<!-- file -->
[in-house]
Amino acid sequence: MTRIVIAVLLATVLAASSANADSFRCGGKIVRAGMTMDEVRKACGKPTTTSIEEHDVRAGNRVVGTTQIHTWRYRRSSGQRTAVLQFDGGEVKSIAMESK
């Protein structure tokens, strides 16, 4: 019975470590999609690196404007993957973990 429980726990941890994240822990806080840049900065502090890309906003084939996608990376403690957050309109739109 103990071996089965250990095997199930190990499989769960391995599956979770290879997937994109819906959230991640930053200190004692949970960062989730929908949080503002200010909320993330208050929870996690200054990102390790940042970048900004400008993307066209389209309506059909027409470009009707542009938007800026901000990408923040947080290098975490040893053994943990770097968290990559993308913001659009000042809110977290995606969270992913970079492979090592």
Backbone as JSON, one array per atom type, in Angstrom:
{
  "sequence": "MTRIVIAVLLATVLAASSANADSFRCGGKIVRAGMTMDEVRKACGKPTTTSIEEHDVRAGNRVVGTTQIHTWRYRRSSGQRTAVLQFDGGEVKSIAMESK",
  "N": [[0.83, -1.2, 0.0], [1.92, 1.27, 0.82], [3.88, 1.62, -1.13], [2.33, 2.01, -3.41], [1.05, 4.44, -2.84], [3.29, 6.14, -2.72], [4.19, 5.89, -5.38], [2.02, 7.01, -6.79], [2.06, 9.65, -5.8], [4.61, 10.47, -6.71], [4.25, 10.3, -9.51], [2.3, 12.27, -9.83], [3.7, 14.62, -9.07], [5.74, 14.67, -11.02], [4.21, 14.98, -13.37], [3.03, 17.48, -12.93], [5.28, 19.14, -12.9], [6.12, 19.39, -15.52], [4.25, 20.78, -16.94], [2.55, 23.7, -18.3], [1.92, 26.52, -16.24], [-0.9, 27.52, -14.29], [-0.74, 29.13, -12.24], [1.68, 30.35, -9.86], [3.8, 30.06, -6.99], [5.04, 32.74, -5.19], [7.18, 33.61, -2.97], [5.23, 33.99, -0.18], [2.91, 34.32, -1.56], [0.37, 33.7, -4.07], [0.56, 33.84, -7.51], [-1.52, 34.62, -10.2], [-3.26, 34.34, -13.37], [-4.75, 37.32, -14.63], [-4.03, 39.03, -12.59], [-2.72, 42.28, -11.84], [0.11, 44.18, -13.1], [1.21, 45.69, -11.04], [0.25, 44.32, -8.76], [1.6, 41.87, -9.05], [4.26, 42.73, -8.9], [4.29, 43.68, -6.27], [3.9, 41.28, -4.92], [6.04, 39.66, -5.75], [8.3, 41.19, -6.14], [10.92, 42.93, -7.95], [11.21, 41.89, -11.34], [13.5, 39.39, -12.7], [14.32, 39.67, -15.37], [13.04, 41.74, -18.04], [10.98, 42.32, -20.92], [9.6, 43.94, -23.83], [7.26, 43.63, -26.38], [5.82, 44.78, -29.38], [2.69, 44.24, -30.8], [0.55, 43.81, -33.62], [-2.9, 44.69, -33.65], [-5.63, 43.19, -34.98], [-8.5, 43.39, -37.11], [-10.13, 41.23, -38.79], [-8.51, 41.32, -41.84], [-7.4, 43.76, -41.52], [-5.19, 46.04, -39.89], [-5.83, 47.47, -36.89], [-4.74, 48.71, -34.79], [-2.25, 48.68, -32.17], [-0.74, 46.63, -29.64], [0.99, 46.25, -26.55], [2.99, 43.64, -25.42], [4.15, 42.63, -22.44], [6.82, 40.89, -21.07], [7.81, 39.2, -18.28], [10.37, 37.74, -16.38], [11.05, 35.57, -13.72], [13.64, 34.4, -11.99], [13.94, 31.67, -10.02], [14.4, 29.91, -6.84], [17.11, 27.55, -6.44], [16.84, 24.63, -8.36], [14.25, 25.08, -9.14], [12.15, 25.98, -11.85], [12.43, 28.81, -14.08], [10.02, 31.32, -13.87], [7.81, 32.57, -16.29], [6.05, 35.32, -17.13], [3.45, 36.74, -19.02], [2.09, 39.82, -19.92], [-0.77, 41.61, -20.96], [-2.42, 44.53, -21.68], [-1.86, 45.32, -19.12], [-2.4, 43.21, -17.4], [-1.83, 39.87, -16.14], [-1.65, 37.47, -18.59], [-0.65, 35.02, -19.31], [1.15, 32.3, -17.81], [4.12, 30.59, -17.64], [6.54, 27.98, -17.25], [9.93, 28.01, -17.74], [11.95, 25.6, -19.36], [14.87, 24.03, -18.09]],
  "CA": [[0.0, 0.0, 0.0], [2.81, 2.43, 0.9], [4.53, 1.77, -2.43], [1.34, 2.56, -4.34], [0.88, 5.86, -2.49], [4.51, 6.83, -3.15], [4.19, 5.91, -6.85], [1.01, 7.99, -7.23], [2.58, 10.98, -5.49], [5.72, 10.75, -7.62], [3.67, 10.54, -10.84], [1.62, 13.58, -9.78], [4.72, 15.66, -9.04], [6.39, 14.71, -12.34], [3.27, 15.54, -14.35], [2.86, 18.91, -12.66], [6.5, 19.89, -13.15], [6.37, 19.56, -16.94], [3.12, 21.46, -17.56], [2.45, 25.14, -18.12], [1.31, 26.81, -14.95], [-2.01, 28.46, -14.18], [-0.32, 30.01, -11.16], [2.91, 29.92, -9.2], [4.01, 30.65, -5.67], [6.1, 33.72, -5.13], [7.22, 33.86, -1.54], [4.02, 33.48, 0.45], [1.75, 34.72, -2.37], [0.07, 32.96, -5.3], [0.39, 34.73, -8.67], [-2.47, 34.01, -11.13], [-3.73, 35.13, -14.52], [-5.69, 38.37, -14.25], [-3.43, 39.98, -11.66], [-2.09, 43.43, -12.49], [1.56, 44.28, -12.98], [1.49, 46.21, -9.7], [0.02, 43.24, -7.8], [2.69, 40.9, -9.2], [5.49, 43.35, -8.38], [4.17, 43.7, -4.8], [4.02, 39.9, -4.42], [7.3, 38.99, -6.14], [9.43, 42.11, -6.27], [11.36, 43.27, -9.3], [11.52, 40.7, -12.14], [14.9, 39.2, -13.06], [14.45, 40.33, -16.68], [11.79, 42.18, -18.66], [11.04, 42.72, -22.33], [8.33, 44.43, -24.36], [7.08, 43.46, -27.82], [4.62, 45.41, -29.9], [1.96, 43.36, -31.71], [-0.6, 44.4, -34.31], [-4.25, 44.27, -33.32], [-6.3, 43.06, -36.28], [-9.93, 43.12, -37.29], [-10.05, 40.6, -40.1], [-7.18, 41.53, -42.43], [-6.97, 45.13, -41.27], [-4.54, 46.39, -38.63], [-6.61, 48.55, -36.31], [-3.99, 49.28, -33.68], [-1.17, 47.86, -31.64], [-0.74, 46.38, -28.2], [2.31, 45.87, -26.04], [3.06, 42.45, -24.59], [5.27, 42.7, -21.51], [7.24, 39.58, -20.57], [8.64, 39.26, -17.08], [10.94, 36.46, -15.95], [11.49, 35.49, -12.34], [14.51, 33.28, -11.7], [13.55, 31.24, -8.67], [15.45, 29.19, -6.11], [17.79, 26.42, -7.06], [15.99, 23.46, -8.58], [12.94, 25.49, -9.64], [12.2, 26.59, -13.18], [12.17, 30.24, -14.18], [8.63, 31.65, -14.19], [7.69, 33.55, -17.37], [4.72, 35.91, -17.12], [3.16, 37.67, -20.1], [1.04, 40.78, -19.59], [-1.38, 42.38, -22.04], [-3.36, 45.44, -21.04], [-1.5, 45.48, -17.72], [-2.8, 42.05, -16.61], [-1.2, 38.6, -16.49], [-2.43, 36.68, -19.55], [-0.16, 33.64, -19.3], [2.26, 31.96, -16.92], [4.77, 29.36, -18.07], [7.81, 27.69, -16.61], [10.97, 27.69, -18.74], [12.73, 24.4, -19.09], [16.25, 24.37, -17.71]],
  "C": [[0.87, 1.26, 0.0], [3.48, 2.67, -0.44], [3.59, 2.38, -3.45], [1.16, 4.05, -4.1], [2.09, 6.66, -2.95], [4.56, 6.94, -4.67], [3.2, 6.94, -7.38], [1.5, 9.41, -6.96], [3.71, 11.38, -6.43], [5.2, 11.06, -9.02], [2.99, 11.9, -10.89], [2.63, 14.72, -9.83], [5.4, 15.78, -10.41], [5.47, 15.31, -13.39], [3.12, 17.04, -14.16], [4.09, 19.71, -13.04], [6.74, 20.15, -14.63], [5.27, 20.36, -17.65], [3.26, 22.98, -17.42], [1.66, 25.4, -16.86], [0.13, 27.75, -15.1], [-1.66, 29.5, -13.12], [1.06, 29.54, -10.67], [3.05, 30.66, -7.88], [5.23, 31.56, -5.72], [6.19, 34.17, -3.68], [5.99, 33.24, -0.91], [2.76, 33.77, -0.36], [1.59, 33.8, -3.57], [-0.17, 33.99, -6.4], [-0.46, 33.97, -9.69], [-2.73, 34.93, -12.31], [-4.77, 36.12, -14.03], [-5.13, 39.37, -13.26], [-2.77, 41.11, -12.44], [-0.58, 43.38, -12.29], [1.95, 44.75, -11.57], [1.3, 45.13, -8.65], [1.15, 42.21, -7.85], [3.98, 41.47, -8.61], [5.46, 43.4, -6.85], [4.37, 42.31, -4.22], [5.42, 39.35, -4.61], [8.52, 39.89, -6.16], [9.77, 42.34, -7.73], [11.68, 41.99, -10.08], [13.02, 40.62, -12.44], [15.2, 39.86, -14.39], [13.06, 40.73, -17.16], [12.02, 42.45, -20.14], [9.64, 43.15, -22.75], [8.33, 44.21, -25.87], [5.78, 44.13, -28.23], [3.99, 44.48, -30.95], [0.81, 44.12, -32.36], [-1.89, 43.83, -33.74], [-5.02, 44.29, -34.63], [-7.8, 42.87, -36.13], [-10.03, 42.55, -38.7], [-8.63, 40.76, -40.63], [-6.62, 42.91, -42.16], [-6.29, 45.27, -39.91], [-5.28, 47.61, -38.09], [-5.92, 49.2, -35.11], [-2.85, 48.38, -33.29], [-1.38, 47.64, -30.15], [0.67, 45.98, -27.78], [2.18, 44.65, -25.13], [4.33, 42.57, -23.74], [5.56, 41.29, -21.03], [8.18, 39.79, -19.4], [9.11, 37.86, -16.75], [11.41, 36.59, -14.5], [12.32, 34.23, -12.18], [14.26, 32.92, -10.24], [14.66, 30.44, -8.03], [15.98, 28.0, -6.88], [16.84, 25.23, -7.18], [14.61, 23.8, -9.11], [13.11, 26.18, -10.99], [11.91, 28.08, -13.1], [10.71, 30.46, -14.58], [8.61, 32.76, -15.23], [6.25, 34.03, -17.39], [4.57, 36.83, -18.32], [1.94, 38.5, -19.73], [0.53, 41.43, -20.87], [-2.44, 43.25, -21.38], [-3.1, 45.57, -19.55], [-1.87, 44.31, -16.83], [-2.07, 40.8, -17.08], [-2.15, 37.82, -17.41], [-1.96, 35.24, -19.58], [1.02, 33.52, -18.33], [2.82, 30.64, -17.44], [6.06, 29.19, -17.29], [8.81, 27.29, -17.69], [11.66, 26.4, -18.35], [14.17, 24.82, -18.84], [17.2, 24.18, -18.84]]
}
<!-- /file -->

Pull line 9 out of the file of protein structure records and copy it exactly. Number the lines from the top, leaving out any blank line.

  "C": [[0.87, 1.26, 0.0], [3.48, 2.67, -0.44], [3.59, 2.38, -3.45], [1.16, 4.05, -4.1], [2.09, 6.66, -2.95], [4.56, 6.94, -4.67], [3.2, 6.94, -7.38], [1.5, 9.41, -6.96], [3.71, 11.38, -6.43], [5.2, 11.06, -9.02], [2.99, 11.9, -10.89], [2.63, 14.72, -9.83], [5.4, 15.78, -10.41], [5.47, 15.31, -13.39], [3.12, 17.04, -14.16], [4.09, 19.71, -13.04], [6.74, 20.15, -14.63], [5.27, 20.36, -17.65], [3.26, 22.98, -17.42], [1.66, 25.4, -16.86], [0.13, 27.75, -15.1], [-1.66, 29.5, -13.12], [1.06, 29.54, -10.67], [3.05, 30.66, -7.88], [5.23, 31.56, -5.72], [6.19, 34.17, -3.68], [5.99, 33.24, -0.91], [2.76, 33.77, -0.36], [1.59, 33.8, -3.57], [-0.17, 33.99, -6.4], [-0.46, 33.97, -9.69], [-2.73, 34.93, -12.31], [-4.77, 36.12, -14.03], [-5.13, 39.37, -13.26], [-2.77, 41.11, -12.44], [-0.58, 43.38, -12.29], [1.95, 44.75, -11.57], [1.3, 45.13, -8.65], [1.15, 42.21, -7.85], [3.98, 41.47, -8.61], [5.46, 43.4, -6.85], [4.37, 42.31, -4.22], [5.42, 39.35, -4.61], [8.52, 39.89, -6.16], [9.77, 42.34, -7.73], [11.68, 41.99, -10.08], [13.02, 40.62, -12.44], [15.2, 39.86, -14.39], [13.06, 40.73, -17.16], [12.02, 42.45, -20.14], [9.64, 43.15, -22.75], [8.33, 44.21, -25.87], [5.78, 44.13, -28.23], [3.99, 44.48, -30.95], [0.81, 44.12, -32.36], [-1.89, 43.83, -33.74], [-5.02, 44.29, -34.63], [-7.8, 42.87, -36.13], [-10.03, 42.55, -38.7], [-8.63, 40.76, -40.63], [-6.62, 42.91, -42.16], [-6.29, 45.27, -39.91], [-5.28, 47.61, -38.09], [-5.92, 49.2, -35.11], [-2.85, 48.38, -33.29], [-1.38, 47.64, -30.15], [0.67, 45.98, -27.78], [2.18, 44.65, -25.13], [4.33, 42.57, -23.74], [5.56, 41.29, -21.03], [8.18, 39.79, -19.4], [9.11, 37.86, -16.75], [11.41, 36.59, -14.5], [12.32, 34.23, -12.18], [14.26, 32.92, -10.24], [14.66, 30.44, -8.03], [15.98, 28.0, -6.88], [16.84, 25.23, -7.18], [14.61, 23.8, -9.11], [13.11, 26.18, -10.99], [11.91, 28.08, -13.1], [10.71, 30.46, -14.58], [8.61, 32.76, -15.23], [6.25, 34.03, -17.39], [4.57, 36.83, -18.32], [1.94, 38.5, -19.73], [0.53, 41.43, -20.87], [-2.44, 43.25, -21.38], [-3.1, 45.57, -19.55], [-1.87, 44.31, -16.83], [-2.07, 40.8, -17.08], [-2.15, 37.82, -17.41], [-1.96, 35.24, -19.58], [1.02, 33.52, -18.33], [2.82, 30.64, -17.44], [6.06, 29.19, -17.29], [8.81, 27.29, -17.69], [11.66, 26.4, -18.35], [14.17, 24.82, -18.84], [17.2, 24.18, -18.84]]